EXAMPLE 2

In this example, the effect of acid hydrolyzed phosphatidyl choline, PC(A) in combination with a second, different medium, "Medium 2", was evaluated. Medium 2 is a variant of Medium 1, also adapted for OP-1 expression, e.g., including, for example, methotrexate, as well as the phospholipid precursor ethanolamine, and additional amino acids to double the total amino acid contribution.

The cell growth and OP-1 expression of CHO-1 cells in Medium 1 supplemented with PC (30 mg/L) was compared with that of CHO-1 cells in Medium 2 supplemented with PC(A) (30 mg/L) as described in Example 1. The results presented in FIG. 2 demonstrate that the density of viable cells is greater for CHO-1 cells grown in Medium 2 plus PC(A) (open squares) as compared with the density of cells grown in the control medium, e.g., Medium 1 plus non-hydrolyzed phosphatidyl choline (PC, solid squares).

Similarly, in FIG. 3, OP-1 production increased 2-3 fold in serum-free Medium 2 plus PC(A) as compared with the control Medium 1. (In the figure, Medium 1 plus PC is represented by a solid bar and Medium 2 plus PC(A) is represented by an open bar.) In a separate control experiment, Medium 2 alone, without the addition of hydrolyzed phosphatidyl choline, was found to have only a marginally beneficial effect on the cell culture properties, as compared with Medium 1 alone. The improved cell culture properties demonstrated in FIGS. 2 and 3, therefore, are due primarily to the presence of the hydrolyzed phosphatidyl choline in the medium.

The addition of hydrolyzed phospholipid to Medium 1 or Medium 2 therefore, synergistically enhances the cell culture properties of the medium.

EXAMPLE 3

In this example, the effect of hydrolyzed phosphatidyl choline, PC(A), on growth and expression of a second cell line, "CHO-2" cells, in serum-free Medium 2 was examined. CHO-2 cells are different, independently created chinese hamster ovary cell line adapted to express the osteogenic protein OP-1 and adapted to grow in methotrexate. Cells were grown in Medium 1 plus non-hydrolyzed phophatidyl choline, PC, (30 mg/L) as a control, and in Medium 2 plus PC(A), 30 mg/L, prepared as for Example 2.

As illustrated in FIGS. 4 and 5, both viable cell growth and recombinant protein expression of CHO-2 cells were enhanced in the presence of Medium 2 plus PC(A). FIG. 4 is a graph of viable cell density versus day of culture. As illustrated in FIG. 4, cell growth and cell density of CHO-2 cells is 30-45% greater in Medium 2 plus PC(A) (open squares) as compared with the control medium (solid squares). As illustrated in FIG. 5, OP-1 production was 2-3 times greater in Medium 2 plus PC(A) as compared with the control medium (control is represented by a solid bar, and Medium 2 plus PC(A) is represented by an open bar in the figure.) In a separate control experiment, the enhanced cell culture properties were found to be attributable primarily to the addition of hydrolyzed phosphatidyl choline to the medium, as CHO-2 cells grown in Medium 2, alone, demonstrated only marginally beneficial effects as compared with CHO-2 cells grown in Medium 1 alone.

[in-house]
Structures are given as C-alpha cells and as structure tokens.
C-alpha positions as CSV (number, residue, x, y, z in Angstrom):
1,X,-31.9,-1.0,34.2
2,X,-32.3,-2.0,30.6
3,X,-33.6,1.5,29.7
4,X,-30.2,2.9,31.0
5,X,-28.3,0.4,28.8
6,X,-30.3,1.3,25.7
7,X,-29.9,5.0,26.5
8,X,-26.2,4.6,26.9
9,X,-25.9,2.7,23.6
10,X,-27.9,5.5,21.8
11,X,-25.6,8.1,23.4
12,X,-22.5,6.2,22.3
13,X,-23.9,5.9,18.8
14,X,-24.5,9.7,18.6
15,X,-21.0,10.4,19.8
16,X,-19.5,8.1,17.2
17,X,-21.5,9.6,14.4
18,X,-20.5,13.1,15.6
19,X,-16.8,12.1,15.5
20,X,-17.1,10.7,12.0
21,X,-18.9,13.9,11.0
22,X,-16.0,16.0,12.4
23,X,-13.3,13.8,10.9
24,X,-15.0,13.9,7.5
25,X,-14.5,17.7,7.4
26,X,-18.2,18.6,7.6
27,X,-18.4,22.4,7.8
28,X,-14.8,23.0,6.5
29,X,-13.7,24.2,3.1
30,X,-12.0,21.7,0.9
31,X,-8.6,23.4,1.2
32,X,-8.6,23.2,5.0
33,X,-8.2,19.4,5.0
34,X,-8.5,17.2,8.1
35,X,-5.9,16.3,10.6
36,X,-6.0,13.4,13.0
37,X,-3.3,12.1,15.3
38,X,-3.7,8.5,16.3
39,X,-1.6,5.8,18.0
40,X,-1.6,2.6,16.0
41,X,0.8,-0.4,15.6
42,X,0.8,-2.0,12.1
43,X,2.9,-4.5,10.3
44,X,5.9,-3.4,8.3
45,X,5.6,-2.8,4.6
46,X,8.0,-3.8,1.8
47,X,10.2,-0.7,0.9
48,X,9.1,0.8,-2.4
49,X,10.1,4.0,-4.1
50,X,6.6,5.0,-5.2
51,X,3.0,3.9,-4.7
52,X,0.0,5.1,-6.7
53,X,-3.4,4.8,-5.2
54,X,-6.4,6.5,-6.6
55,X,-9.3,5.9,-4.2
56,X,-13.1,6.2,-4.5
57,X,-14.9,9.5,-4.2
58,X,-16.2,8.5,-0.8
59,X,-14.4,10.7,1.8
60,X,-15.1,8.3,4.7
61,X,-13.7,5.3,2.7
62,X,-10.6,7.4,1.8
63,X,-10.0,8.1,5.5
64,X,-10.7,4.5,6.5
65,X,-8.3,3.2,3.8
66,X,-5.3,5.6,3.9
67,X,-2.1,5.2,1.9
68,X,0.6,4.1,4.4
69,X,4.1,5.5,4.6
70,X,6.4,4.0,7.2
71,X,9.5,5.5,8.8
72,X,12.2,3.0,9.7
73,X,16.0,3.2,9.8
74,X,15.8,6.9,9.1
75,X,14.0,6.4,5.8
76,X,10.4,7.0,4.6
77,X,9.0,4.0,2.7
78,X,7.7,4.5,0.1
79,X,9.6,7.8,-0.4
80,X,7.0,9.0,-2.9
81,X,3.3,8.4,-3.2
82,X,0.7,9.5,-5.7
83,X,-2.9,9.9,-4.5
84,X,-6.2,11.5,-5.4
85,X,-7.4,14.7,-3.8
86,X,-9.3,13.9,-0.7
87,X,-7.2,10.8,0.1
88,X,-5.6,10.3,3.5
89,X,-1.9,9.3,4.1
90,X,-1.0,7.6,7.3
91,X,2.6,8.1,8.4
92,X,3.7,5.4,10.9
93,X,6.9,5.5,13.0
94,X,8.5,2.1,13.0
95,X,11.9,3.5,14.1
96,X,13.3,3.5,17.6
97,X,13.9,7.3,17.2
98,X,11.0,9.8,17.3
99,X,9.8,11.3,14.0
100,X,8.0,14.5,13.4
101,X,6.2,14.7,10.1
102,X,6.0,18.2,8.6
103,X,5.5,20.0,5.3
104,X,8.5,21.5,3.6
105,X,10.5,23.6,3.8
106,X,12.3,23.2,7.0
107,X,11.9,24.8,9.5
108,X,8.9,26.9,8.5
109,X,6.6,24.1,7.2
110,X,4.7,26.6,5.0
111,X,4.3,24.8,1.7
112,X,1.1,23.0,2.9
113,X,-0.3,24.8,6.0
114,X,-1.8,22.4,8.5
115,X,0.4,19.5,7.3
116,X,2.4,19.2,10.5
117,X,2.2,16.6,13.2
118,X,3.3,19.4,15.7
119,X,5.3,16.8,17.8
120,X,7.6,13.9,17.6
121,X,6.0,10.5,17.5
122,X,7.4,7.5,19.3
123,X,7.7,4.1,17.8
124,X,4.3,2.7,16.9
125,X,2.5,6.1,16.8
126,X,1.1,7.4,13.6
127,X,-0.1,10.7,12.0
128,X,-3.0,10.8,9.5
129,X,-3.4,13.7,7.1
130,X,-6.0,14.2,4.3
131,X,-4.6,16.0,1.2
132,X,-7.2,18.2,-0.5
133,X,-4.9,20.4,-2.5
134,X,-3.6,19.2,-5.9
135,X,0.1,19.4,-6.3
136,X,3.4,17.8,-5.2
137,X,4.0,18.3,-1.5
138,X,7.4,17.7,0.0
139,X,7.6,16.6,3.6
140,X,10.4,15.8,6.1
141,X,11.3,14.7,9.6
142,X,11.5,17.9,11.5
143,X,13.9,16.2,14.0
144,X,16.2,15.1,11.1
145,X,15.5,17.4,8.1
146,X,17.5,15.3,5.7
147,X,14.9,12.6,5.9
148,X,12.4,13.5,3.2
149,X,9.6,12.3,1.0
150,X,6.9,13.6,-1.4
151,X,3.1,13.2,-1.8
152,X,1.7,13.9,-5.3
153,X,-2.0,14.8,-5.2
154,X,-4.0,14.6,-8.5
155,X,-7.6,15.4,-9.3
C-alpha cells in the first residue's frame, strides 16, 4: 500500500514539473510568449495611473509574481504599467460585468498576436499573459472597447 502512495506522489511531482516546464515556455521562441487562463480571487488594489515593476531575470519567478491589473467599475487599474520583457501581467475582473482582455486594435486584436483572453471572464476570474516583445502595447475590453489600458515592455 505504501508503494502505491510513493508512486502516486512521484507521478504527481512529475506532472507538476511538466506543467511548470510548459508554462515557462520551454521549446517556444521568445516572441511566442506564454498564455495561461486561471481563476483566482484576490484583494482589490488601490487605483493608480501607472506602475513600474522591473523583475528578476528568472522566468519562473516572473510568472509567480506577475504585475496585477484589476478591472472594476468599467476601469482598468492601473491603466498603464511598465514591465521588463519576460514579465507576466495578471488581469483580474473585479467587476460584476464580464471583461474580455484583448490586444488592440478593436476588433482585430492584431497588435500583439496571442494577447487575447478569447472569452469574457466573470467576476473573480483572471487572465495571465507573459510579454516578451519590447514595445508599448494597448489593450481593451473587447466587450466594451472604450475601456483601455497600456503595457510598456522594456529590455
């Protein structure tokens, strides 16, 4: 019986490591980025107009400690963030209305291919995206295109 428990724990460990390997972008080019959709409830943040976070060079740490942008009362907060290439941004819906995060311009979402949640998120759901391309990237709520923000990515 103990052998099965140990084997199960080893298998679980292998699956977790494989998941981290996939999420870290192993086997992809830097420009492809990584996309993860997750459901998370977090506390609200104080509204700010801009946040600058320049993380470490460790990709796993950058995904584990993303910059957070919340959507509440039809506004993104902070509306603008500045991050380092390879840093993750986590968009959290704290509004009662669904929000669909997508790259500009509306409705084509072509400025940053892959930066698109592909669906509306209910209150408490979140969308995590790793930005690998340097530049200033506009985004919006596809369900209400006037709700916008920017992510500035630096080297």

Thus, the addition of hydrolyzed phospholipid to Medium 2 synergistically enhances the overall cell culture properties of the medium in different cell lines.

EXAMPLE 4

The effect of hydrolyzed phosphatidyl choline PC(A) on the growth of CHO-3 cells, a third chinese hamster ovary cell line, transfected to express a synthetic DNA encoding human insulin growth factor-1, IGF-1, was examined in this example. The cDNA for human IFG-1 is described, for example, in Jansen et al., Nature, 306:609-611 (1983).

In the experiment, CHO-3 cells were grown in a serum-free medium, Medium 3 alone (no hydrolyzed phospholipid, control) or in the presence of hydrolyzed phosphatidyl choline (PC(A), 30 mg/L) and additional amino acids. "Medium 3" is a variant of Medium 1, adapted for IGF-1 expression and including linoleic acid. Cells were grown in suspension at 37 C., and counted on day 4 and day 7 as for Examples 1-3 above, e.g., with a hemocytometer.

The presence of hydrolyzed phosphatidyl choline in the medium was found to greatly improve the cell growth of CHO-3 cells in culture. The viable cell density in the control (Medium 3 alone) was 600,000/ml after 4 days and 740,000/ml after 7 days. By contrast, the viable cell density of CHO-3 cells grown in the same medium supplemented with hydrolyzed phosphatidyl choline increased to 710,000/ml after 4 days and 1,080,000/ml after 7 days, an improvement of 25%.

Thus, the addition of hydrolyzed phospholipid to a medium synergistically enhances the overall cell culture properties of the medium in cell lines adapted to express different biologicals, including different recombinant proteins.

Other Embodiments

The invention may be embodied in other specific forms without departing from the spirit or essential characteristics thereof. The present embodiments are therefore to be considered in all respects as illustrative and not restrictive, the scope of the invention being indicated by the appended claims rather than by the foregoing description, and all changes which come within the meaning and range of equivalency of the claims are therefore intended to be embraced therein.

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Classifications
U.S. Classification435/383, 435/404, 435/395
International ClassificationC12N5/00, C12N5/06
Cooperative ClassificationC12N2500/36, C12N5/0031
European ClassificationC12N5/00M2